Information Technology (IT) is the automation of processes, controls, and information production using computers, telecommunications, software and ancillary equipment such as automated teller machine and debit cards (Khalifa 2000). It is a term that generally covers the harnessing of electronic technology for the information needs of a business at all levels. Irechukwu (2000) lists some banking services that have been revolutionized through the use of ICT as including account opening, customer account mandate, and transaction processing and recording. Information and Communication Technology has provided self-service facilities (automated customer service machines) from where prospective customers can complete their account opening documents direct online. It assists customers to validate their account numbers and receive instruction on when and how to receive their chequebooks, credit and debit cards. Communication Technology deals with the Physical devices and software that link various computer hardware components and transfer data from one physical location to another (Laudon and Laudon; 2001). ICT products in use in the banking industry include Automated Teller Machine, Smart Cards, Telephone Banking, MICR, Electronic Funds Transfer, Electronic Data Interchange, Electronic Home and Office Banking.
Several authors have conducted investigation on the impact of ICT on the banking sector of the Nigeria economy. Agboola et al (2002) discussed the dimensions in which automation in the banking industry manifest in Nigeria. They include:
(i) Bankers Automated Clearing Services: This involves the use of Magnetic Ink Character Reader (MICR) for cheque processing. It is capable of encoding, reading and sorting cheques.
(ii) Automated Payment Systems: Devices used here include Automatic Teller Machine (ATM), Plastic Cards and Electronic Funds Transfer.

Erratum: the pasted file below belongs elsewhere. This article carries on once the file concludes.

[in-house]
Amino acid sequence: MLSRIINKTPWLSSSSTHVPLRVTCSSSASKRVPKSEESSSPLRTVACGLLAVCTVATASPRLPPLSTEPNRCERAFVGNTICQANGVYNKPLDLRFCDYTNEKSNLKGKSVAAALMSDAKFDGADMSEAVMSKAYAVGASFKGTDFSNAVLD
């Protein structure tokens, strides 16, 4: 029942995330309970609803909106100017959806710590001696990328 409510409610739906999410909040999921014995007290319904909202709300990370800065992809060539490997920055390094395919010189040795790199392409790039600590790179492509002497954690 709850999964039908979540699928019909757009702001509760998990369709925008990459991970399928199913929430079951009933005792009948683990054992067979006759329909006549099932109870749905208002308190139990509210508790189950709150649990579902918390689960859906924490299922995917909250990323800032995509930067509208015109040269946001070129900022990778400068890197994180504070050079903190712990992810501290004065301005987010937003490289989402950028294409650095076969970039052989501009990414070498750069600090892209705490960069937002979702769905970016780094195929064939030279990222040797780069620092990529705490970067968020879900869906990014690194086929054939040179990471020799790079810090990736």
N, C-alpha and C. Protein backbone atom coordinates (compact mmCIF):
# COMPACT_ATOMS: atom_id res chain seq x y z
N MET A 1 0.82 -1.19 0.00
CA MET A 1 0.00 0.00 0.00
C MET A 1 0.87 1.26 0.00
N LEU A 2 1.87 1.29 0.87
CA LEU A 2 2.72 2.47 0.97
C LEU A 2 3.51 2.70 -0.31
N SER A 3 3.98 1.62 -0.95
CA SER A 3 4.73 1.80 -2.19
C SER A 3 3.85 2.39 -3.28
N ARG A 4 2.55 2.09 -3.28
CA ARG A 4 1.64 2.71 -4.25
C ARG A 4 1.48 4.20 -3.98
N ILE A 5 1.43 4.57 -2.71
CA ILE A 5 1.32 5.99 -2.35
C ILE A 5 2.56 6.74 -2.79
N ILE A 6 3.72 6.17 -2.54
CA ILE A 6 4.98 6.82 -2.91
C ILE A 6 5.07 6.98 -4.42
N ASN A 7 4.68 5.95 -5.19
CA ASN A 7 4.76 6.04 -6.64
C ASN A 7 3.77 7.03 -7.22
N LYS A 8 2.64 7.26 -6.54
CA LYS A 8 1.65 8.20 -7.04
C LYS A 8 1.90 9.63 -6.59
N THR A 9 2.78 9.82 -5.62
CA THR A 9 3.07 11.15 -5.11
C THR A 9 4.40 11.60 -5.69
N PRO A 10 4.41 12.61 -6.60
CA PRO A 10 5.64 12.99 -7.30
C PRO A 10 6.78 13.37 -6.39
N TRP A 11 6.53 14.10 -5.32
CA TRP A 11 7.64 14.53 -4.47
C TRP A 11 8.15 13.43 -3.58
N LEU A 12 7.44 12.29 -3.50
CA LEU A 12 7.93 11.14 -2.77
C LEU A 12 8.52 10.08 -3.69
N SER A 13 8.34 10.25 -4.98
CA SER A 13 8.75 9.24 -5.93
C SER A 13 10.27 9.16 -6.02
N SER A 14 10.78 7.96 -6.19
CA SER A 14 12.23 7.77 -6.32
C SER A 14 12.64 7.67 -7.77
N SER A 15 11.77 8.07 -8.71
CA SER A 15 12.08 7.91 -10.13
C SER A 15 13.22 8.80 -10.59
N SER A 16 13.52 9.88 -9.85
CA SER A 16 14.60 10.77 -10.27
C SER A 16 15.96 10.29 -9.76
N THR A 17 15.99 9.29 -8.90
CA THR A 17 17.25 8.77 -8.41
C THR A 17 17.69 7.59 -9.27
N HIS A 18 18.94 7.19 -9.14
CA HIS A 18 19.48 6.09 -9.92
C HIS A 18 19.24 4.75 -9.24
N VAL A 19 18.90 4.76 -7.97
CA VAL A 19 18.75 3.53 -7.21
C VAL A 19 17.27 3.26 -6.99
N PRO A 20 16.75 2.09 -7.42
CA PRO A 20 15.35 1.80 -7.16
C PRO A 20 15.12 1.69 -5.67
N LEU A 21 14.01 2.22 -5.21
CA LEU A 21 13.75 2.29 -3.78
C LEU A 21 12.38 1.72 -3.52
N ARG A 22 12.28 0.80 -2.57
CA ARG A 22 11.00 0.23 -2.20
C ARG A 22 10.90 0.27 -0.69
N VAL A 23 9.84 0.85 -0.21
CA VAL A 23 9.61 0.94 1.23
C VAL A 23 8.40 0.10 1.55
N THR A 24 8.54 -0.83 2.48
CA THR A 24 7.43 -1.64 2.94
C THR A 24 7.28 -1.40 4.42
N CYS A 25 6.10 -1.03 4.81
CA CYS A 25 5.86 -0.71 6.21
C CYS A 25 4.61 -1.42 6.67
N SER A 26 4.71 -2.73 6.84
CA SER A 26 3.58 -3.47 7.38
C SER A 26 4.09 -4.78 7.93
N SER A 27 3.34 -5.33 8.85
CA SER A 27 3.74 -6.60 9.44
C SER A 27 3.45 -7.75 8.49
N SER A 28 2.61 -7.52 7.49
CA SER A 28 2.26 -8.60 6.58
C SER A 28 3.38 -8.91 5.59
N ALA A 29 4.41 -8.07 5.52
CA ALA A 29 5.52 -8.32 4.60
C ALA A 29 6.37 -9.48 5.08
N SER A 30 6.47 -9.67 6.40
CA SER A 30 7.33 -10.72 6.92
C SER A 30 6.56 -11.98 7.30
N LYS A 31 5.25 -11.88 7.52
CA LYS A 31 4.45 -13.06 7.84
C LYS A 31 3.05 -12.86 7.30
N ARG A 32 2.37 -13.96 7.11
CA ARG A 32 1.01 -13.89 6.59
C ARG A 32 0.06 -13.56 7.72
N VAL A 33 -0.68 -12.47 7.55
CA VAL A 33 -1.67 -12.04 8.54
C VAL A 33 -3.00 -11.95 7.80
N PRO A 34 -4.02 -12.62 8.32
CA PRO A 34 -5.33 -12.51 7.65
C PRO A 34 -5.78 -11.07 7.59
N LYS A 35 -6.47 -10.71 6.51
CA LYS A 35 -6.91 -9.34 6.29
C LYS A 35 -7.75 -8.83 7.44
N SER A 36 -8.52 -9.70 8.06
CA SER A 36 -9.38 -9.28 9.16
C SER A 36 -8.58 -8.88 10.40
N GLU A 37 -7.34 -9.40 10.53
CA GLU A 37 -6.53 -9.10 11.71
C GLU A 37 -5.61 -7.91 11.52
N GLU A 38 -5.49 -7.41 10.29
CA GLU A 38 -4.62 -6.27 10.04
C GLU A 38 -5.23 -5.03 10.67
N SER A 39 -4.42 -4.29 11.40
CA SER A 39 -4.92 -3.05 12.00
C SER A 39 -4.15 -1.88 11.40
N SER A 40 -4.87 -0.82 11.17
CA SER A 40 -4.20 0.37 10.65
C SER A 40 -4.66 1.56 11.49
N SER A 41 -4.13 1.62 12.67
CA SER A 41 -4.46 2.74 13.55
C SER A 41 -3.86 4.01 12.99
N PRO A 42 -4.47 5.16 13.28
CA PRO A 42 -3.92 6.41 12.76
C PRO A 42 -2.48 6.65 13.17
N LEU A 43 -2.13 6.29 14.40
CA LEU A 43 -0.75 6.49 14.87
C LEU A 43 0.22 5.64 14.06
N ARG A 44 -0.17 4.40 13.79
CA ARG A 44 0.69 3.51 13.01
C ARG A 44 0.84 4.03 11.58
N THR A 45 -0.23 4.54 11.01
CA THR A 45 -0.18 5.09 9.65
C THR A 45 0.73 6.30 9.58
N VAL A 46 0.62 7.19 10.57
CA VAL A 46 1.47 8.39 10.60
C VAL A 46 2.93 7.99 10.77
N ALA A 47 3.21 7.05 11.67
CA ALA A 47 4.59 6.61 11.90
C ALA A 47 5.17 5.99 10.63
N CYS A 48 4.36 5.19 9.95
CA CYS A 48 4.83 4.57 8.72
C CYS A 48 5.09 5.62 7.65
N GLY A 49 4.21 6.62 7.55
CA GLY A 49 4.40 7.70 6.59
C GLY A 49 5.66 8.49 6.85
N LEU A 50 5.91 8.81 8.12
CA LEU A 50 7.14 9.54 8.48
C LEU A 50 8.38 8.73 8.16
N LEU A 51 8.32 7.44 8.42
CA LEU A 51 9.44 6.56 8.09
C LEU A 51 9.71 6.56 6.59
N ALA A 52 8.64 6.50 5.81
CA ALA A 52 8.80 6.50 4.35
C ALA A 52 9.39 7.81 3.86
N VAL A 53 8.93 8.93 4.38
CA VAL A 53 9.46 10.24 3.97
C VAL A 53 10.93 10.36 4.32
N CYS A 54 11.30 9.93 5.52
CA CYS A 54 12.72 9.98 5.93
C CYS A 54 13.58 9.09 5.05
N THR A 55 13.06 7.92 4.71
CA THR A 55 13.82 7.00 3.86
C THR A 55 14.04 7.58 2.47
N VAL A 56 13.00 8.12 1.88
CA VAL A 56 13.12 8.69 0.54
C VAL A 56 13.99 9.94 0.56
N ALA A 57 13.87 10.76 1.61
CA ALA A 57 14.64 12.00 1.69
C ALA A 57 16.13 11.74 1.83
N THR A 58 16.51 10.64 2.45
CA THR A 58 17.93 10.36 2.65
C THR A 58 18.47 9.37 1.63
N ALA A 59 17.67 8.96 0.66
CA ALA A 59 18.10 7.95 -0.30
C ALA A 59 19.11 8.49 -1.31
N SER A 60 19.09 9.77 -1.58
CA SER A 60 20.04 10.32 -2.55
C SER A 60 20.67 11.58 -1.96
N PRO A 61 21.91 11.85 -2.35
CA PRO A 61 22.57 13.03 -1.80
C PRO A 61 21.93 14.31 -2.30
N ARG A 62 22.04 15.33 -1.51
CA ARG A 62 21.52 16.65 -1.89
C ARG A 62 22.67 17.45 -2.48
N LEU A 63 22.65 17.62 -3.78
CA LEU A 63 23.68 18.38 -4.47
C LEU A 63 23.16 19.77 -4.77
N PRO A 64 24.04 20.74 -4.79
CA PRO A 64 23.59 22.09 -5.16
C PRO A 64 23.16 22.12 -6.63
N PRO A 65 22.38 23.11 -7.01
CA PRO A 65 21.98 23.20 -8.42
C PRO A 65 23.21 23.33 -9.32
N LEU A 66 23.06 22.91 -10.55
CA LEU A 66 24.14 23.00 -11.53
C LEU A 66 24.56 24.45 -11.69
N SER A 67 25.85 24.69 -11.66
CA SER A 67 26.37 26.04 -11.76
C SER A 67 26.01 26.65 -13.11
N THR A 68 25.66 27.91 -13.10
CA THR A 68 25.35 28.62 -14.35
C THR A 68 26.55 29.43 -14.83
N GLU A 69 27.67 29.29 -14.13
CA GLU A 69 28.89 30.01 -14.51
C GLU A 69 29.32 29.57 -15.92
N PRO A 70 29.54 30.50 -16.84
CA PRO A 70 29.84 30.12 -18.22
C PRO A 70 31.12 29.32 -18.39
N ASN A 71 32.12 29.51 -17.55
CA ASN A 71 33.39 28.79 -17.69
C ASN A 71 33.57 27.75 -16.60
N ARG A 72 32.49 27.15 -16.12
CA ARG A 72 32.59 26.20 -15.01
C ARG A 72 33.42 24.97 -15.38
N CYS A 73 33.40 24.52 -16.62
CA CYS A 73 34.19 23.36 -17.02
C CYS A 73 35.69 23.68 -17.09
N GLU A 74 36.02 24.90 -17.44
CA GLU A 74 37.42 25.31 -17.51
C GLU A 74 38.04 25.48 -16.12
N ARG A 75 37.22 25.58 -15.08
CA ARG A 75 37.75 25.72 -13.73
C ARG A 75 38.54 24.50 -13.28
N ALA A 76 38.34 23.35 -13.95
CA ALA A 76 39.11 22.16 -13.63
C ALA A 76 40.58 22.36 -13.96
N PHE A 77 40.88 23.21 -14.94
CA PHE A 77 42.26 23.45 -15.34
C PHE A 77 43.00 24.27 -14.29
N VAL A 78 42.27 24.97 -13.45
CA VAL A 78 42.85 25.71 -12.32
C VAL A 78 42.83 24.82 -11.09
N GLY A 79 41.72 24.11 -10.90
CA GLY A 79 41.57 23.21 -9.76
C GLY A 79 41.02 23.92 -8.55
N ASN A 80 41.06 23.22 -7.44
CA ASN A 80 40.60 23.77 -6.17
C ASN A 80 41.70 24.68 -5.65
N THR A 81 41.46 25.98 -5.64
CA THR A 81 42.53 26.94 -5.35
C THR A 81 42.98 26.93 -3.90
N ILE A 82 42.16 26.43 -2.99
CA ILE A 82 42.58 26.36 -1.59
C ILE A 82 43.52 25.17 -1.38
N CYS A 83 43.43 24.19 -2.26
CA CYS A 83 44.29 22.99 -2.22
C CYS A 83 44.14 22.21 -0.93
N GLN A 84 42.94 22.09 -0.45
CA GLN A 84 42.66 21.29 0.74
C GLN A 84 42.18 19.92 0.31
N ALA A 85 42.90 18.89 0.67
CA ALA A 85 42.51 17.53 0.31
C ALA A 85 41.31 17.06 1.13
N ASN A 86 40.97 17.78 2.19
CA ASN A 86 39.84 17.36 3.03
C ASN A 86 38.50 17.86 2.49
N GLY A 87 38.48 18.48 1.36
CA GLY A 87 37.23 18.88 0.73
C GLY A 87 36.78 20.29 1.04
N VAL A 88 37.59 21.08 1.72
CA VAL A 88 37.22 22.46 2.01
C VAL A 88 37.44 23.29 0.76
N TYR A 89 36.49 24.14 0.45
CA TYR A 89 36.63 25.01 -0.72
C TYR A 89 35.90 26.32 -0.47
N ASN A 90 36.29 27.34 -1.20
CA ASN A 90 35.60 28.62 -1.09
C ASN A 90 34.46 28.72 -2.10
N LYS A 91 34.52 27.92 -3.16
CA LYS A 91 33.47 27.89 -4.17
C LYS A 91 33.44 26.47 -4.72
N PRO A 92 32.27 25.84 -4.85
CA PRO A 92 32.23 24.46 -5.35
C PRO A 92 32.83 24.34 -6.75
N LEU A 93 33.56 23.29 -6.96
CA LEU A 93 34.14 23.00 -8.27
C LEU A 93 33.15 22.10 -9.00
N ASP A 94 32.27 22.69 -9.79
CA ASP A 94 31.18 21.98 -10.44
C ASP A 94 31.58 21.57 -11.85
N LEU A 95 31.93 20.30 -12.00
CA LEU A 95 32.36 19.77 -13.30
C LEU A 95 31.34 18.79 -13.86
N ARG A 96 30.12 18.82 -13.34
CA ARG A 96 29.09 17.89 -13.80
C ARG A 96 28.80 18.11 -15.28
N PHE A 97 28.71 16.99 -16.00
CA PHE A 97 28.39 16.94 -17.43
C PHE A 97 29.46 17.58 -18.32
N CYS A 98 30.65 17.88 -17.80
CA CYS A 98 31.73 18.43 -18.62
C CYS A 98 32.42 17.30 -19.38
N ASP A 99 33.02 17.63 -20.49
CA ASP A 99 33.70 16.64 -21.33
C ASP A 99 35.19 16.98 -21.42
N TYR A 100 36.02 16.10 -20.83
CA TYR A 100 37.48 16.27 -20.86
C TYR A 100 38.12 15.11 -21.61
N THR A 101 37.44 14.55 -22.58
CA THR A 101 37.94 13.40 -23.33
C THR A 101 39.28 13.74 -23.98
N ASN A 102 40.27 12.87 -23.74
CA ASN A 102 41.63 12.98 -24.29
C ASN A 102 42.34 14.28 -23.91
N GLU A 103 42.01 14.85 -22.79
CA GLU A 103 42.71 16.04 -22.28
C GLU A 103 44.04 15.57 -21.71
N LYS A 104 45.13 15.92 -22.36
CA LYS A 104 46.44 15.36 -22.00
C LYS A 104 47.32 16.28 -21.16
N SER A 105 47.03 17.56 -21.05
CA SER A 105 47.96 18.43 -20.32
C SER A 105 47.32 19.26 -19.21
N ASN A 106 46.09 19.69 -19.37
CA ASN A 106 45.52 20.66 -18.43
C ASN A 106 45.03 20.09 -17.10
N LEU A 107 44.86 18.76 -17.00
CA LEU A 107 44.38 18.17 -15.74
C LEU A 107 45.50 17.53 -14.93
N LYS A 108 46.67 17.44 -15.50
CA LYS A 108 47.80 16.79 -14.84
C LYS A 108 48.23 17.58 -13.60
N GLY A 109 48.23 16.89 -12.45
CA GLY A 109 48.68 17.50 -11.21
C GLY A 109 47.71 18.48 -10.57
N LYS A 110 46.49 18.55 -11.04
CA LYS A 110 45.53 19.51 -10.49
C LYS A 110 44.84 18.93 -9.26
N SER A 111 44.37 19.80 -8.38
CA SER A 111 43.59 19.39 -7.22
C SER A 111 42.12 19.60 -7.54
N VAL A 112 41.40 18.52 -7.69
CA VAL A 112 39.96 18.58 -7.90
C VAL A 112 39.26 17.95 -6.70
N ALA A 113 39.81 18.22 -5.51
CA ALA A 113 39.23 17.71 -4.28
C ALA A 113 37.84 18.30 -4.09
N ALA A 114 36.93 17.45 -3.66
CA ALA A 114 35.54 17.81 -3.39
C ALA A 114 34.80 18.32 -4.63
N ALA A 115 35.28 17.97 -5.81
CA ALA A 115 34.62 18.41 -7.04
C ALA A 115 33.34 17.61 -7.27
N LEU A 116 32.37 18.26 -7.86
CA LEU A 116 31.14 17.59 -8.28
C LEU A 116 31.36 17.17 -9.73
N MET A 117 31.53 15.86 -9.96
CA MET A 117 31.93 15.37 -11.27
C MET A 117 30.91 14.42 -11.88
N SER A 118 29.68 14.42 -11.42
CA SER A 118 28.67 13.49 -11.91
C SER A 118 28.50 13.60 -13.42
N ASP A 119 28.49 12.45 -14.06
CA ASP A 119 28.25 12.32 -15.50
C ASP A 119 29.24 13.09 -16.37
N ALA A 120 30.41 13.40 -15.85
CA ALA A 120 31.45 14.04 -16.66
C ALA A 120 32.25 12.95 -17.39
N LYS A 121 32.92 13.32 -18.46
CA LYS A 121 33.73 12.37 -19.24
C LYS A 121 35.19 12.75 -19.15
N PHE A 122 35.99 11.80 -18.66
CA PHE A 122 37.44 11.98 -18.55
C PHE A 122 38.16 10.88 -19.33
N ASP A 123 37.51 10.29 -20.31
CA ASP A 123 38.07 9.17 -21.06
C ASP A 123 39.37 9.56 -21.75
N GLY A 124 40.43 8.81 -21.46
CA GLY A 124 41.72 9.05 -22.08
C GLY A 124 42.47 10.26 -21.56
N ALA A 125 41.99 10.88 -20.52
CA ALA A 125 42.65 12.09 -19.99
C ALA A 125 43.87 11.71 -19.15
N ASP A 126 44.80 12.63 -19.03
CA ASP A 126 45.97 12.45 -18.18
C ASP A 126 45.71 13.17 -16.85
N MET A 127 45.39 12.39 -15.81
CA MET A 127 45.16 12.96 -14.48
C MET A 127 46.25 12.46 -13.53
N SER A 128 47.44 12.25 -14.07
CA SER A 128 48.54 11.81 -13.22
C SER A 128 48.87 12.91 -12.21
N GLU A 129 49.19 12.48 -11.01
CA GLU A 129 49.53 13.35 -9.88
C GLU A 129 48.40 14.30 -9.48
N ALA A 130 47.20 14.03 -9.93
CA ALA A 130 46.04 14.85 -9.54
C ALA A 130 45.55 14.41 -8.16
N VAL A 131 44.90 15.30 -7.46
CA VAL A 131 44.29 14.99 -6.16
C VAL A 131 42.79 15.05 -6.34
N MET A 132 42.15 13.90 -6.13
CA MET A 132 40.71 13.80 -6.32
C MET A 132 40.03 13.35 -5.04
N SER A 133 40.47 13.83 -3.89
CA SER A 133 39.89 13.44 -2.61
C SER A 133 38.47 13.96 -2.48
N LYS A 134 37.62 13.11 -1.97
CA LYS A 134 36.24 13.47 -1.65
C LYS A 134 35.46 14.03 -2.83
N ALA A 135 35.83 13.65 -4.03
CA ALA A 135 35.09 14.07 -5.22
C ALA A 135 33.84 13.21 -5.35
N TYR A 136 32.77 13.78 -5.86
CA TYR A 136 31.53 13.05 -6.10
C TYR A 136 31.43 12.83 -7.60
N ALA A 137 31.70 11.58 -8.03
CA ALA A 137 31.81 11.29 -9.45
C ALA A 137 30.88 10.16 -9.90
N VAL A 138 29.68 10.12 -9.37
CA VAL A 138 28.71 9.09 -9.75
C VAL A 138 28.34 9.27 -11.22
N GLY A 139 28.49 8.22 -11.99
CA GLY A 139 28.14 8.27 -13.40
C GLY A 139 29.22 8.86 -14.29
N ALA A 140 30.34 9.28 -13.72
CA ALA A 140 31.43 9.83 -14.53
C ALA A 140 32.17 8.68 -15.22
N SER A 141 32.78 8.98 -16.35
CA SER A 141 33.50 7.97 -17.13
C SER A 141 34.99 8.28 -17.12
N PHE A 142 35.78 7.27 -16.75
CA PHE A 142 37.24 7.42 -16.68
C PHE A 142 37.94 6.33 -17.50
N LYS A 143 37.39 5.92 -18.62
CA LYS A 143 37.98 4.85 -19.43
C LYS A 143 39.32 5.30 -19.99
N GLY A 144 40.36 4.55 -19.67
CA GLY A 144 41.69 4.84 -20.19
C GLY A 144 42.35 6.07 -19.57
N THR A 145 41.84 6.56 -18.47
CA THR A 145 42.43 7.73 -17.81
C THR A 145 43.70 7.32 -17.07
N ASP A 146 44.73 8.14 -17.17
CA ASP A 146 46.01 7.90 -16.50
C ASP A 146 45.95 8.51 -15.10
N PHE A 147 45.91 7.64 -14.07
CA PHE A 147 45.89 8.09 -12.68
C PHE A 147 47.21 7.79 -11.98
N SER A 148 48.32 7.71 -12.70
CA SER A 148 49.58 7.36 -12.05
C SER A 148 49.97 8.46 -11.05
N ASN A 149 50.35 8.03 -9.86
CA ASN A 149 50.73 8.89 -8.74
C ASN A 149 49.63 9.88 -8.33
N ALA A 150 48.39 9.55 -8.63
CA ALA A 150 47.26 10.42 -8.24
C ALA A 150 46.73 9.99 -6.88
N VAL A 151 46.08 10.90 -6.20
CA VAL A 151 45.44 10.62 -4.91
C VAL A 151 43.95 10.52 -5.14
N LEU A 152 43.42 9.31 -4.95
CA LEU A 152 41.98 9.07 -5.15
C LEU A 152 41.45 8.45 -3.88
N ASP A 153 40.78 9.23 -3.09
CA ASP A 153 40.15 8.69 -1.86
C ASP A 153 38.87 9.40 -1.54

(iii) Automated Delivery Channels: These include interactive television and the Internet. Agboola (2001) studied the impact of computer automation on the banking services in Lagos and discovered that Electronic Banking has tremendously improved the services of some banks to their customers in Lagos. The study was however restricted to the commercial nerve center of Nigeria and concentrated on only six banks. He made a comparative analysis between the old and new generation banks and discovered variation in the rate of adoption of the automated devices. Aragba-Akpore (1998) wrote on the application of information technology in Nigerian banks and pointed out that IT is becoming the backbone of banks’ services regeneration in Nigeria. He cited the Diamond Integrated Banking Services (DIBS) of Diamond Bank Limited and Electronic Smart Card Account (ESCA) of All States Bank Limited as efforts geared towards creating sophistication in the banking sector. Ovia (2000) discovered that banking in Nigeria has increasingly depended on the deployment of Information Technology and that the IT budget for banking is by far larger than that of any other industry in Nigeria. He contended that On-line system has facilitated Internet banking in Nigeria as evidenced in some of them launching websites. He found also that banks now offer customers the flexibility of operating an account in any branch irrespective of which branch the account is domiciled. Woherem (1997) discovered that Nigeria banks since 1980s have performed better in their investment profile and use of ICT systems, than the rest of industrial sector of the economy. An analysis of the study carried out by African Development Consulting Group Ltd. (ADCG) on IT diffusion in Nigeria shows that banks have invested more on IT, have more IT personnel, more installed base for PCs, LANs, and WANs and a better linkage to the Internet than other sectors of the Nigerian economy. The study, however pointed out that whilst most of the banks in the west and other parts of the world have at least one PC per staff, Nigerian...